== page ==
By Killian Maree-North Star Reporter Intern
North Attleborough High School has received a grant of $100,000 for a new robotics program.
The program is a part of the Innovation Pathway, a new approach to learning that incorporates different pathways for students to get experience in the workforce. Eventually, the programs will be included in the mechanical engineering and electrical engineering classes.
The funding comes through an amendment to the American Rescue Plan Act spending filed by State Rep. Adam Scanlon (D-North Attleborough). The House unanimously adopted the amendment containing $100,000 for the North Attleborough School Department. This funding will help cover equipment and startup costs to support another form of hands-on education and workforce development.
Scanlon also recently submitted a letter to DESE in support of North Attleborough public schools’ application for an Innovation Pathways grant that would create an advanced manufacturing program at the high school.
“This is an opportunity to create a ‘school to work’ and career oriented program that connects local businesses with schools to prepare our students for the workforce,” wrote Scanlon in a press release. “An educational program such as this will work to address workforce shortage issues in the long term.”
Matthew Salmond, a physics and engineering teacher at the high school and the person who runs the robotics club, said that the club is perfect for anyone interested in having a career in engineering. The program will be hands-on, and will eventually include internships.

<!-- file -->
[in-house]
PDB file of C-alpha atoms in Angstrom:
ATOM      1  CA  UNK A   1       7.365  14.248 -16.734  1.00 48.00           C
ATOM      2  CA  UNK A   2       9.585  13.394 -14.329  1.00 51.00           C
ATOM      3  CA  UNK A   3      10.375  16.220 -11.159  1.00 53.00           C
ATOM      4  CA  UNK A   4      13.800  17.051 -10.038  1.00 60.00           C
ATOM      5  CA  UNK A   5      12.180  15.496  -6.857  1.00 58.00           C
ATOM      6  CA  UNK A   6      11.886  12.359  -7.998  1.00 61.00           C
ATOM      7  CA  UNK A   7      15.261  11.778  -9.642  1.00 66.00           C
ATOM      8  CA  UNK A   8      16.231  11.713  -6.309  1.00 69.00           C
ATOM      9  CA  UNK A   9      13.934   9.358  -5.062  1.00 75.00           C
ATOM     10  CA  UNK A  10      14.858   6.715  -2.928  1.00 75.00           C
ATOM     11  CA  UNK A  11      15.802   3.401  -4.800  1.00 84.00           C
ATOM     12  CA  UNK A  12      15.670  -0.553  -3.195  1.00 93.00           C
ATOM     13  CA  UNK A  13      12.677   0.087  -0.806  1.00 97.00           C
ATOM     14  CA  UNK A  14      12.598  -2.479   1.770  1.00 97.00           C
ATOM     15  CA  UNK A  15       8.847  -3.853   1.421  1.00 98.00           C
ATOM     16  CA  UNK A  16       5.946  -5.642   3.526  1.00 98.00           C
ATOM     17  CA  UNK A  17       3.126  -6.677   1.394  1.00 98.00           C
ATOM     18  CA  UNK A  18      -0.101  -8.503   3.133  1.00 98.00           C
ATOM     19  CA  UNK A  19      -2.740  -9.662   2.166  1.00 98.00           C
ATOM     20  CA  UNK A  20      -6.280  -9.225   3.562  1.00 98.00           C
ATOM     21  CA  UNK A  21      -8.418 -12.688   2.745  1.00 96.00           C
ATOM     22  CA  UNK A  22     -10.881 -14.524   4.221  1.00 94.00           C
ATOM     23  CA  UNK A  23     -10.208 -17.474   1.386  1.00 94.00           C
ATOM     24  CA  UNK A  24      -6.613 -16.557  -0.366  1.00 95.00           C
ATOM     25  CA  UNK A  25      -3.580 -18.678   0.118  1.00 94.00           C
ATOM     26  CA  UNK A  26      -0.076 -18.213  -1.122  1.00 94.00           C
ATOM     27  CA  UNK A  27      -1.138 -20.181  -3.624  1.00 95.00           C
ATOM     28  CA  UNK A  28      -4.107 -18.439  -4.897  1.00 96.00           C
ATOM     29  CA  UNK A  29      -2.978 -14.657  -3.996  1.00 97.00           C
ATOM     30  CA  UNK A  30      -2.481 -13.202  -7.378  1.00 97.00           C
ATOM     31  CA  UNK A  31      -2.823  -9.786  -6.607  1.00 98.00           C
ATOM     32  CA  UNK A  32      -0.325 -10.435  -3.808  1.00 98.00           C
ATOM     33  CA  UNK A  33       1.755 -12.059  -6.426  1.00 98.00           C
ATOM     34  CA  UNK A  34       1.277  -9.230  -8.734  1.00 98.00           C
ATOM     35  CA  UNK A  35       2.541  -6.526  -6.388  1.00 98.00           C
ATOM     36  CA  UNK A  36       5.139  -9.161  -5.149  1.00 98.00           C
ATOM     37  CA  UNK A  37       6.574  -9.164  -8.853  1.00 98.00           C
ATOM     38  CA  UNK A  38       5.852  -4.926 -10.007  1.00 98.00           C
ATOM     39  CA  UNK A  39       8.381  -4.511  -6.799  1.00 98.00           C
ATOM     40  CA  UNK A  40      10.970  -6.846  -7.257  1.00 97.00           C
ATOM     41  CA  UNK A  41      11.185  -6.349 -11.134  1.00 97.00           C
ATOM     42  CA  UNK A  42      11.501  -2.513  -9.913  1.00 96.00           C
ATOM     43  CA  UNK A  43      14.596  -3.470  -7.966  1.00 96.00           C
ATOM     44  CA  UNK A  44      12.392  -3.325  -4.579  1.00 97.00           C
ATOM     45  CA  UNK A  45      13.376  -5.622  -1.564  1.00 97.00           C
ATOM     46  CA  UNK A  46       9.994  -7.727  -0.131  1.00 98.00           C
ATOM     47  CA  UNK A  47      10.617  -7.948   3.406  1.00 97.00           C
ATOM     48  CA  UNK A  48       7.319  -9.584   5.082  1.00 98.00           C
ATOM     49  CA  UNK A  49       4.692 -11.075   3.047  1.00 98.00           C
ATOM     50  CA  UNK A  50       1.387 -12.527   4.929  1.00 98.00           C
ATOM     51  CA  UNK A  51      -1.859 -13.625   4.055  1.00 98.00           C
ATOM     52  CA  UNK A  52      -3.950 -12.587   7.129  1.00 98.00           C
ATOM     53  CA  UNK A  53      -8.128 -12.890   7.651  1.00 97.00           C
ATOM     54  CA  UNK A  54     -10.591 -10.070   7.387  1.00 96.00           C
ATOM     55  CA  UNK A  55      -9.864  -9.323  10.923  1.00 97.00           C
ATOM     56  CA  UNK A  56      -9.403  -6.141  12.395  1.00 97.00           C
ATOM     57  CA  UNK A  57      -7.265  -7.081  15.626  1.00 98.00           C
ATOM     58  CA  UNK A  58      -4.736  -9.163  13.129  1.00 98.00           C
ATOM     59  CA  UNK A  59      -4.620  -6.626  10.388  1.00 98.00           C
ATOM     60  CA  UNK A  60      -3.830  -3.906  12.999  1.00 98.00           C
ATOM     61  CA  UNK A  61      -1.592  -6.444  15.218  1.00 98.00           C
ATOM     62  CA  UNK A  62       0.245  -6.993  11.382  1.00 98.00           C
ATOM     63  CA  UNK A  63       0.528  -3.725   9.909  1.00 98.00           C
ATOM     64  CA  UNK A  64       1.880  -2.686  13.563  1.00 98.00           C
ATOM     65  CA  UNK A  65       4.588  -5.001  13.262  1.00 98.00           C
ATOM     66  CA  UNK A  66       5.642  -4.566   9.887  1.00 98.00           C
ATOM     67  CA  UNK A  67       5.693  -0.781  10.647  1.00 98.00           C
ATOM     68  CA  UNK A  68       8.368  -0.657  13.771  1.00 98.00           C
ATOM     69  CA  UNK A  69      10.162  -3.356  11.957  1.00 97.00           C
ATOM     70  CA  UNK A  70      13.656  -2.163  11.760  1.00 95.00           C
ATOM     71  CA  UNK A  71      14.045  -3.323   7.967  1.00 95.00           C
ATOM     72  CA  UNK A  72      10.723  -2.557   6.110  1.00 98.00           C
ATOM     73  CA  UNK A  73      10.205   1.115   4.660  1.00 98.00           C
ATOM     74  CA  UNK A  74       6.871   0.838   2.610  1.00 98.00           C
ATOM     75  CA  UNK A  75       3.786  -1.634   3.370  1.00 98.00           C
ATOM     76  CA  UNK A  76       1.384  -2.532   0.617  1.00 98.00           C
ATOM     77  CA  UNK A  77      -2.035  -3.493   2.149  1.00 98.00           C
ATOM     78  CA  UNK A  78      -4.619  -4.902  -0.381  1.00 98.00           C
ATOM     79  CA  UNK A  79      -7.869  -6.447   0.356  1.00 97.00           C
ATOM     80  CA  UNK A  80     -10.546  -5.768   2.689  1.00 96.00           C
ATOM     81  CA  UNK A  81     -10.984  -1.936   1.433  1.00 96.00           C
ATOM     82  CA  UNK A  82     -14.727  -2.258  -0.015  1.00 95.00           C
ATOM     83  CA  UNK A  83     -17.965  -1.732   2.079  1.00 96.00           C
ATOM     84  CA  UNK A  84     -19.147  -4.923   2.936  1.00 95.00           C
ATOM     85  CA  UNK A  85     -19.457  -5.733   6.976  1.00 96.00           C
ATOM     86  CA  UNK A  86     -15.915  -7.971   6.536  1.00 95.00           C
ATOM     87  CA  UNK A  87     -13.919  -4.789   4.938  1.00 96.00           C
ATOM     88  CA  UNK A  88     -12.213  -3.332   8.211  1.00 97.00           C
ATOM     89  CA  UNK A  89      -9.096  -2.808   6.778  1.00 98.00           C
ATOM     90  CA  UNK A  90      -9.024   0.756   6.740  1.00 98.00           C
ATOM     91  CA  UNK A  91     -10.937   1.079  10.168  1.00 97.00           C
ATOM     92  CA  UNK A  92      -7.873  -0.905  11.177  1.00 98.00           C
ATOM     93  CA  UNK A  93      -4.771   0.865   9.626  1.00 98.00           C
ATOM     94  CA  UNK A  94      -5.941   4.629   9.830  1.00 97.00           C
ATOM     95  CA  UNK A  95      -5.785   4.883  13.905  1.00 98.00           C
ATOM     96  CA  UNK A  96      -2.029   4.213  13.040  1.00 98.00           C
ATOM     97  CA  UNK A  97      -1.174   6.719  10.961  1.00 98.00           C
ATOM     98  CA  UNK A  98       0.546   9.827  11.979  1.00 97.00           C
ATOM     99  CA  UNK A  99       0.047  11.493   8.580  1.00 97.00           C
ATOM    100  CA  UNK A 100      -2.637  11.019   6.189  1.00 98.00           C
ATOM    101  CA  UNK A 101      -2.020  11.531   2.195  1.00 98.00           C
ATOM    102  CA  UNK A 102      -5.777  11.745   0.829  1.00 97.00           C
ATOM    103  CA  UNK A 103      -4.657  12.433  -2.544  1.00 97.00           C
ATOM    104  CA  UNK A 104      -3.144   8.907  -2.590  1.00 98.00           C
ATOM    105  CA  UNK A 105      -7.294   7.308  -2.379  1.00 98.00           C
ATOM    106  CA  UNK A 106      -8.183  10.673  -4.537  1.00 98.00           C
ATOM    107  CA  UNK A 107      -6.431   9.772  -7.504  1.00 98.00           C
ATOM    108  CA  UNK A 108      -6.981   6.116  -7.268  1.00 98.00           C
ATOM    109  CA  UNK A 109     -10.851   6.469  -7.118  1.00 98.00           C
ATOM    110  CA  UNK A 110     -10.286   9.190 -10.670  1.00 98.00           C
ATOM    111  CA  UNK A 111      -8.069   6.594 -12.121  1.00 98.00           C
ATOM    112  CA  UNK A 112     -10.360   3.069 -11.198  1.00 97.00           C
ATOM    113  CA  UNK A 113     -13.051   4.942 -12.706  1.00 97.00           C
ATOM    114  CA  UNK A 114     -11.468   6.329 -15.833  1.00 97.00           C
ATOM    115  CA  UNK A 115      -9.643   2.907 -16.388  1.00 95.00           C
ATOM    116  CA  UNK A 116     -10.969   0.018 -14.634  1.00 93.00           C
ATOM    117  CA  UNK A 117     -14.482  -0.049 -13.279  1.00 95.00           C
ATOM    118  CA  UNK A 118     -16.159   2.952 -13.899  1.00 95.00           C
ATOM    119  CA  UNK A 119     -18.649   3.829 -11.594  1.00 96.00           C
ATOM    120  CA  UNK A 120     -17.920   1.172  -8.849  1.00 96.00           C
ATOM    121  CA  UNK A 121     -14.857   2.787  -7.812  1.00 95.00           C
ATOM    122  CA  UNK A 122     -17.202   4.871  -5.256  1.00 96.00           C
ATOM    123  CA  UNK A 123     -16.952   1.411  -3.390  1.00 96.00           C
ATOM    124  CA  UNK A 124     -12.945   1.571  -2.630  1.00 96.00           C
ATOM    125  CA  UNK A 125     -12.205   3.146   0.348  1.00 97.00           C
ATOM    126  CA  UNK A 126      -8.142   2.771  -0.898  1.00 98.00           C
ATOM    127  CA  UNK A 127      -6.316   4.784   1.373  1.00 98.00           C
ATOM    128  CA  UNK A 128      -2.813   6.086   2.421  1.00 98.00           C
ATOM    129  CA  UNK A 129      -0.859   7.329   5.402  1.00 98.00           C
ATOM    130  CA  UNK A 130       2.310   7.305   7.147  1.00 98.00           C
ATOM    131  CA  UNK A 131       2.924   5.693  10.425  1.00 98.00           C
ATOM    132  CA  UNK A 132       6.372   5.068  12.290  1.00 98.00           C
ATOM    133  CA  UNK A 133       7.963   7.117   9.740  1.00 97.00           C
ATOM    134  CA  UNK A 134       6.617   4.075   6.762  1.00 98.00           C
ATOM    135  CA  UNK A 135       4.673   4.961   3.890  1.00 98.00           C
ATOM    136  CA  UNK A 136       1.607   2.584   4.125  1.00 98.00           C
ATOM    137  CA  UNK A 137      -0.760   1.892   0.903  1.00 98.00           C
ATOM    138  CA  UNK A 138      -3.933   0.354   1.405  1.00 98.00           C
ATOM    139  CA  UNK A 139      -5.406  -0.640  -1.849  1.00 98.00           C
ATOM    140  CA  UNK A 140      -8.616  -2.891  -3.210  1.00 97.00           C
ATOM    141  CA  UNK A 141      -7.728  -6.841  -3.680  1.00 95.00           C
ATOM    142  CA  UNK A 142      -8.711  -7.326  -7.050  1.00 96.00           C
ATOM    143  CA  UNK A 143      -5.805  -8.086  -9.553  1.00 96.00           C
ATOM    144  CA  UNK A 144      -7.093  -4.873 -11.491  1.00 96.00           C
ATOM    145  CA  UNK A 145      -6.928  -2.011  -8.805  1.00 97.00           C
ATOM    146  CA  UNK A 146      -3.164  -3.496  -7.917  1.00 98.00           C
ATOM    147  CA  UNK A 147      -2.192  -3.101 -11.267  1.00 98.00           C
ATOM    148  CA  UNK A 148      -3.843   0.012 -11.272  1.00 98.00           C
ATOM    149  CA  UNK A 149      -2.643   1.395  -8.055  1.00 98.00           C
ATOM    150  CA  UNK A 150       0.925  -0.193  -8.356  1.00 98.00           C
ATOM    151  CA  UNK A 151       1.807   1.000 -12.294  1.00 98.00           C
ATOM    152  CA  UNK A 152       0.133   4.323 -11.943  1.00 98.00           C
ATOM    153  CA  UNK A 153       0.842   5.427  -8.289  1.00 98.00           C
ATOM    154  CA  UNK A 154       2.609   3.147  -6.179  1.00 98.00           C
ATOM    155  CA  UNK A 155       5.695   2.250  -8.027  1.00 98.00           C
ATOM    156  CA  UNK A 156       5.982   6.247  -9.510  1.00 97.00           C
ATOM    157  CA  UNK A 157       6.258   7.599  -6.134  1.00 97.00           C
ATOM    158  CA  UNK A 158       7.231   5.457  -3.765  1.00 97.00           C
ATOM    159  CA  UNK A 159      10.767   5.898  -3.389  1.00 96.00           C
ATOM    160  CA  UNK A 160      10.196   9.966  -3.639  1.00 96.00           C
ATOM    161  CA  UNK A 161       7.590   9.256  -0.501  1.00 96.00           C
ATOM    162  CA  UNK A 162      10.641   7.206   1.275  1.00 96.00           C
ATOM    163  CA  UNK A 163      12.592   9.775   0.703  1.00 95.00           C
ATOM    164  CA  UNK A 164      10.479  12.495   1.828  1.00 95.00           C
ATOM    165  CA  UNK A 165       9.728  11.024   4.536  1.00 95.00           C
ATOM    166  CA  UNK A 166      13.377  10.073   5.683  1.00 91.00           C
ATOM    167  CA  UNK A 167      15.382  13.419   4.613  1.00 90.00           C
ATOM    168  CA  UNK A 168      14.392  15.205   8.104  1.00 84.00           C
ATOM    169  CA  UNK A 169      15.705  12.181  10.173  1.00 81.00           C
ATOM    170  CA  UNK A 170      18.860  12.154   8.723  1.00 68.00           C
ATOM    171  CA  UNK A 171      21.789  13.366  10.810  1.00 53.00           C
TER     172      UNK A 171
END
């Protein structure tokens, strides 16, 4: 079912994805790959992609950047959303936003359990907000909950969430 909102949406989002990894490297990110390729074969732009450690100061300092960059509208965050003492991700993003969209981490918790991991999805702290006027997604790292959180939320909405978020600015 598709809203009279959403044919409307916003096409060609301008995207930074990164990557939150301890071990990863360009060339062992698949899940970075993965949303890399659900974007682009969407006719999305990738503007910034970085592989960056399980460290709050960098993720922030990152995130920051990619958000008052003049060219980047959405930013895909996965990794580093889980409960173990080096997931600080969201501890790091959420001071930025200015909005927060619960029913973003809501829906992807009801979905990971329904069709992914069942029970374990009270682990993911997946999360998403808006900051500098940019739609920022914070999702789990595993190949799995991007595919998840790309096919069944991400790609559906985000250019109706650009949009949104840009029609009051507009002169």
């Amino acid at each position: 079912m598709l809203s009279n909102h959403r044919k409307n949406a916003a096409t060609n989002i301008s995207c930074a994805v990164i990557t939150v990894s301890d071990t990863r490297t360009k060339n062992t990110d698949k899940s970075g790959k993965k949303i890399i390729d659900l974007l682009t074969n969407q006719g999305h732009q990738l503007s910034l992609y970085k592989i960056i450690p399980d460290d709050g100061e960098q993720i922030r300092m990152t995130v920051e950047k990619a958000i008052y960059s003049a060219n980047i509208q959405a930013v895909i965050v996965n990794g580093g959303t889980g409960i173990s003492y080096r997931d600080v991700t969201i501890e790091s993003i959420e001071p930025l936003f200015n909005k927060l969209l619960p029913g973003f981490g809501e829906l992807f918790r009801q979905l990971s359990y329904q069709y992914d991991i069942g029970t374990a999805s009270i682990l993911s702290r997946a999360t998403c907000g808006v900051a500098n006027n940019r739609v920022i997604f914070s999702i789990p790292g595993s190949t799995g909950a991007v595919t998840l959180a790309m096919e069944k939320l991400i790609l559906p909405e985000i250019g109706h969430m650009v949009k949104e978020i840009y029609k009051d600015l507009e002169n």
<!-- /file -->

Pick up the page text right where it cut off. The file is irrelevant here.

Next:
For now, the club is being held in one-hour meetings that take place in either Salmond’s classroom or the media center. Soon, however, the club hopes to move into a workshop that is a storage closet at the moment.
“If Apple can be started in a garage, our competition team can be started in a storage closet,” said Salmond.
Salmond also said the money from the grant will go towards updating space, buying tools, higher-order robotics, and manufacturing parts.
In the future, Salmond is hoping to take the program to the next level and help the kids in the club get to local competitions. Within five to ten years, the goal is to get the team to a Vex Robotics competition, a company that holds competitive events known for having a more hands-on approach for teenagers.
“I think the club does a great job mixing fun with education and competition and I believe that it will become a staple within the high school,” said Joe Paola, a student at NAHS and a member of the robotics club. “I want the club to grow in the future so it becomes a legitimately competitive team that gives students opportunities to work with industry-leading companies to further dive into their STEM-based careers.”
If all goes to plan, Salmond is hoping to bring the team to a competition in late January. Right now, the club will focus on clearing up space and finding the materials needed to practice and learn about their passions.